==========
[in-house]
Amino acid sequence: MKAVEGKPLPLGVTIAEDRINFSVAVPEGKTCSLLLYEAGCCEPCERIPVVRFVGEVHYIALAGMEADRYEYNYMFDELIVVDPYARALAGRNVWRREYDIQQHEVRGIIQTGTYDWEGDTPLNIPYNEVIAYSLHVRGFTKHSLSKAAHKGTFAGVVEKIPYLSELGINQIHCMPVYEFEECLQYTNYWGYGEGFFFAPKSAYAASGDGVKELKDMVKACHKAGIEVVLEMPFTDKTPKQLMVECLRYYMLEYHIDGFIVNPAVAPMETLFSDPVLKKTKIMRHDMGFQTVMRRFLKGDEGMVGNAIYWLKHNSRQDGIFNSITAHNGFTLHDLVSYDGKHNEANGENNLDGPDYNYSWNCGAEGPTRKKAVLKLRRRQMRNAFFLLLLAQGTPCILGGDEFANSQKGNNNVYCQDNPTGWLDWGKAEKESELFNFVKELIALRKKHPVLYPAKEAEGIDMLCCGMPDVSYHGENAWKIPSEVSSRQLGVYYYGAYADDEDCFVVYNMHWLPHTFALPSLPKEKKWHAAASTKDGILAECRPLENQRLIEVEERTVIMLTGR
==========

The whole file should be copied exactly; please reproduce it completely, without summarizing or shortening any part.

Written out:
[in-house]
Amino acid sequence: MKAVEGKPLPLGVTIAEDRINFSVAVPEGKTCSLLLYEAGCCEPCERIPVVRFVGEVHYIALAGMEADRYEYNYMFDELIVVDPYARALAGRNVWRREYDIQQHEVRGIIQTGTYDWEGDTPLNIPYNEVIAYSLHVRGFTKHSLSKAAHKGTFAGVVEKIPYLSELGINQIHCMPVYEFEECLQYTNYWGYGEGFFFAPKSAYAASGDGVKELKDMVKACHKAGIEVVLEMPFTDKTPKQLMVECLRYYMLEYHIDGFIVNPAVAPMETLFSDPVLKKTKIMRHDMGFQTVMRRFLKGDEGMVGNAIYWLKHNSRQDGIFNSITAHNGFTLHDLVSYDGKHNEANGENNLDGPDYNYSWNCGAEGPTRKKAVLKLRRRQMRNAFFLLLLAQGTPCILGGDEFANSQKGNNNVYCQDNPTGWLDWGKAEKESELFNFVKELIALRKKHPVLYPAKEAEGIDMLCCGMPDVSYHGENAWKIPSEVSSRQLGVYYYGAYADDEDCFVVYNMHWLPHTFALPSLPKEKKWHAAASTKDGILAECRPLENQRLIEVEERTVIMLTGR